Many different interacting factors affecting supply (soil moisture), demand (weather) or plant factors (leaf area, canopy display) that combine to affect water stress in plants. Since there are so many indirect and interacting factors involved, the plant integrates all of them. So, measuring any one is inadequate. So how best to estimate or measure it?
Soil Water - Since the plant water status is limited ultimately by soil water, a very common method is to measure the amount of soil water to estimate the soil water availability to the plant. This seems straightforward for crops like many annuals that develop a very dense shallow root system that explores every area of that layer of soil. Perennial plants however, tend to have large but not necessarily intensive root systems that may be very deep but erratic in distribution. Clearly, we cannot be sure exactly what any soil moisture reading means in terms of plant stress.
Weather – Weather affect potential water use that could lead to stress if water supply is limiting, but it does not estimate plant water stress itself. Since the weather strongly affects the demand, it is common to estimate water use, or evapotranspiration (ET) by the planting by models such as the Penman-Monteith equation that relies on estimates of the plants such as leaf area and sunlight interception. Weather data can be useful to give relative water demands, but again it is only one component that affects plant stress.
Plant-Based Methods - Consequently, it makes sense to measure the plant itself, whether the water status directly or some plant characteristic that correlates well to water status stress (growth of organs, shrinking/swelling of plant parts, changes in optical characteristics, etc.).
Growth and Shrinking/Swelling – Growth of plant leaves, stems and fruit is dependent on adequate water for the turgor needed for cells to expand. Even woody stems shrink and swell daily as they lose some water in the middle of the day and re-hydrate at night. Growers observe slowed shoot growth or wilting as a general indicator of stress. However it is only semi-quantitative and often too late for best timing of irrigation after shoots stop growing. More recently, quantitative measurements of growth or shrinking and swelling of stems, fruit or leaves have been related to direct water potential measurements. These methods are related and are often referred to generally as “dendrometers”. The advantage is that they are easily automated to provide monitoring over days and weeks. However, again these measurements are not of the stress itself, but of the tissue response to stress, and the correlation of tissue response to water status often changes during the season. For example, woody stems grow in the spring with large thin-walled cells but change to thicker-walled cells in the summer, giving the common tree rings.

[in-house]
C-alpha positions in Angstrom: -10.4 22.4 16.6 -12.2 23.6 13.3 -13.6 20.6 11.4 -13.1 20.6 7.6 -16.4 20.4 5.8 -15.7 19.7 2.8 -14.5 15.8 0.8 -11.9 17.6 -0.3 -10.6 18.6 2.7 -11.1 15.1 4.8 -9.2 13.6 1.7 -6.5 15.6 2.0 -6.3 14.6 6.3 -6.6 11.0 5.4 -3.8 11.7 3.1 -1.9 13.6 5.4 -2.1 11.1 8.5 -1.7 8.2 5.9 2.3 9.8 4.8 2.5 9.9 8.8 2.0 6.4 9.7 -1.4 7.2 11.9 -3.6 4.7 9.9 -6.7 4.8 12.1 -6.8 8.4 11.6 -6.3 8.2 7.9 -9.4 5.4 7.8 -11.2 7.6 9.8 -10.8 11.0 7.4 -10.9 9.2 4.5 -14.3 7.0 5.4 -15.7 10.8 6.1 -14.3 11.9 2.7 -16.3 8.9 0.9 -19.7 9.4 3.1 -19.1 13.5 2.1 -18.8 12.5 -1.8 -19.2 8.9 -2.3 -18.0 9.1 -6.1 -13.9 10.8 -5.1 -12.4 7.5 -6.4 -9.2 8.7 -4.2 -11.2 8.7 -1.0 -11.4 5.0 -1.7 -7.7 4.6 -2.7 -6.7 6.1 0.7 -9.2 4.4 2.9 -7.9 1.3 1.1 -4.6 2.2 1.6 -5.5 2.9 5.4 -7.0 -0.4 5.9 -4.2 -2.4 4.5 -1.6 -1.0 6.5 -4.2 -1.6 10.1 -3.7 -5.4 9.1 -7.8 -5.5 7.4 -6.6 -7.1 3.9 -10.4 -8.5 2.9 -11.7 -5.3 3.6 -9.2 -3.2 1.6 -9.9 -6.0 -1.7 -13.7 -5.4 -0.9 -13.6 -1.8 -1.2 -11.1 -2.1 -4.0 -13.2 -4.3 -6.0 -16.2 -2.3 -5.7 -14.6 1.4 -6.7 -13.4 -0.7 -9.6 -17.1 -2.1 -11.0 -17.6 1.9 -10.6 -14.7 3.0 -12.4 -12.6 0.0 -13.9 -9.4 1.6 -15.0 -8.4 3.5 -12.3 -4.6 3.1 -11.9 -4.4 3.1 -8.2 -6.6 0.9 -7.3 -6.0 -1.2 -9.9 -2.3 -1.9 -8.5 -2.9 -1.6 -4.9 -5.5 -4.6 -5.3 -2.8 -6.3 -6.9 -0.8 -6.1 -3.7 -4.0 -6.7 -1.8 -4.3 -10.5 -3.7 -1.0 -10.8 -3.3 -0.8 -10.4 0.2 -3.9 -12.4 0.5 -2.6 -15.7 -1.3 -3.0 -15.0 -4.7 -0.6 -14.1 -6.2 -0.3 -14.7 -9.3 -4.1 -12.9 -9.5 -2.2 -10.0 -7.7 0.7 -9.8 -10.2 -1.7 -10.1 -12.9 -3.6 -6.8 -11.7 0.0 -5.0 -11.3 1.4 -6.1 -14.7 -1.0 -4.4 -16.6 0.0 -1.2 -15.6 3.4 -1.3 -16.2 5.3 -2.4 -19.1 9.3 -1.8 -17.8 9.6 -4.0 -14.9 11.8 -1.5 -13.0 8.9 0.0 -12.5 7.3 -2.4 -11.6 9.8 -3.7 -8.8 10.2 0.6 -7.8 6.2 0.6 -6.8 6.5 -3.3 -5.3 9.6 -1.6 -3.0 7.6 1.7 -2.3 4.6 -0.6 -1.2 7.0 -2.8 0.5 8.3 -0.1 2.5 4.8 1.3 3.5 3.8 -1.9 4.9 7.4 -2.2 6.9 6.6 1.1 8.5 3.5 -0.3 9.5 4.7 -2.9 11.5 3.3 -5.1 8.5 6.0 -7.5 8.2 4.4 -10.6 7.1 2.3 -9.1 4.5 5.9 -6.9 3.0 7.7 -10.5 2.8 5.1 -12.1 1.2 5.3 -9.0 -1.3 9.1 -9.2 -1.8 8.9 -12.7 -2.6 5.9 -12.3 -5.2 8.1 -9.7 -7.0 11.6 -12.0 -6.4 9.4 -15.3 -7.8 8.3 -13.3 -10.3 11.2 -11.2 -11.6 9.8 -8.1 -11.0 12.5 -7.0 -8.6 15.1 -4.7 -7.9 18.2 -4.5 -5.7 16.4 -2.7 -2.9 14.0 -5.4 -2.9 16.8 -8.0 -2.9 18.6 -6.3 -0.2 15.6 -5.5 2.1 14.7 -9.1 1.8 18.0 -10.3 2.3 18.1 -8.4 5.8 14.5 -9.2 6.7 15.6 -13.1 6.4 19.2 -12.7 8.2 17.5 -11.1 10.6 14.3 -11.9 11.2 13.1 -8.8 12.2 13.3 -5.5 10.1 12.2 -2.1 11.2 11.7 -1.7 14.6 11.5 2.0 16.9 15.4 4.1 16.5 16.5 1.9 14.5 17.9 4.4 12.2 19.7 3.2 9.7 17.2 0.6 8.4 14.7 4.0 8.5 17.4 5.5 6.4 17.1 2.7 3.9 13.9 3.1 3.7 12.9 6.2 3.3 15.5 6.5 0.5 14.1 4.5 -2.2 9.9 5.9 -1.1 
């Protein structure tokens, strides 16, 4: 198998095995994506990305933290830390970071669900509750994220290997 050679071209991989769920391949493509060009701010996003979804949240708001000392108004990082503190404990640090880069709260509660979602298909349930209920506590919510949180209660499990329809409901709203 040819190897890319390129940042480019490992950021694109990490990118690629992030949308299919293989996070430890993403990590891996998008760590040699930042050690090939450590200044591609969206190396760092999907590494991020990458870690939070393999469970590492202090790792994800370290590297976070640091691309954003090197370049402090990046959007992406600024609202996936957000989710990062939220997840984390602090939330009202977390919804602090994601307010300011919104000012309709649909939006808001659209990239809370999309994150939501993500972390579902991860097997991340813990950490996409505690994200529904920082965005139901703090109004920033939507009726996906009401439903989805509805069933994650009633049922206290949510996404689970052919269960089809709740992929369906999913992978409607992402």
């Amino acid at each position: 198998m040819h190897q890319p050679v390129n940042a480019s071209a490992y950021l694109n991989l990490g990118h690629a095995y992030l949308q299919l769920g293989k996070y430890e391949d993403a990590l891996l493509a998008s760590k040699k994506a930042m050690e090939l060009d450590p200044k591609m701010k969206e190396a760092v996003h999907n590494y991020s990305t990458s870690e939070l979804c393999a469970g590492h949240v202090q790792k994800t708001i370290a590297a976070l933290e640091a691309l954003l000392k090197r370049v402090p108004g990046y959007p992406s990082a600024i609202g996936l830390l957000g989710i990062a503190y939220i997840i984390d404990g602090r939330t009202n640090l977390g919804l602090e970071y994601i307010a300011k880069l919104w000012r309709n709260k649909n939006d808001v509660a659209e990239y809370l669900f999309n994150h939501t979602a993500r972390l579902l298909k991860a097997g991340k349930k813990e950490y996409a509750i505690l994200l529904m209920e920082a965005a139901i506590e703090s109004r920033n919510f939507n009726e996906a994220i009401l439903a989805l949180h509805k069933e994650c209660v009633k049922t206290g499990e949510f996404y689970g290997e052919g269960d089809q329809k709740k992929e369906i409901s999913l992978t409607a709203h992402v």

Direct measurements of water status – Though there are some research tools to measure the water status directly, but the only rugged, practical field method is the Scholander Pressure Chamber. Invented in the 1960’s, informally called by users the “pressure bomb”, this method measures the water status as tension in the plant’s vascular system, called water potential. If exposed leaves are measured, it is called leaf water potential. However, if a leaf is enclosed in a shaded bag to stop water loss by transpiration, the leaf equilibrates with the internal water potential, called the stem water potential. This is the major disadvantage of this manual method where typically growers only obtain one or two readings per week at any site.
If the stem potential is measured pre-dawn, it is considered to be an estimate of both the plant but also of the effective wettest soil water potential that re-hydrates the plant at night. In mid-day the stem potential integrates the effective soil water potential, additional stress due to hydraulic resistance in the path from root-to-top, and the effect of water loss by transpiration driven by evaporative demand. It integrates all the variable leaf stresses due to sun and shade and provides the base water potential for the growth of fruits, roots and shoots.
There have been many studies relating water potential to the responses of growth, photosynthesis, water loss, and in specialty crops the product quality (e.g. apple size, wine quality). One recent report from 13 research groups in Spain evaluated >78,000 types and times of water potential measurements in irrigation trials. They found that stem water potential during the day was the best measure grapevine water stress.
Since the water potential of the plant varies rapidly with the weather, it is important to have many measurements over time to relate those variations to plant performance and guide precision water management. This is the great advantage of the continuous monitoring of stem potential by the FloraPulse microtensiometer.
Monitoring stress with the FloraPulse microtensiometer. With continuous monitoring of the plant stem water potential, we can begin to closely observe a key regulator of growth and fruit or nut quality. The lowest, most negative, values show the most severe stress that generally occurs in mid-late afternoon when water loss rates are the highest. Conversely, the highest, least negative, values estimate the plant’s equilibration with the wettest soil. Observing these daily values along with the weather gives valuable information to help us better understand how much stress is reached and how irrigation and drying cycles affects plant stress.
Example of daily variations in almond stem water potential with irrigation (arrows) in uniform sunny conditions in California.
With such information, and knowledge of the target stresses desired for product quality or harvest management (e.g. hull split in almonds), water use can be optimal and sustainable.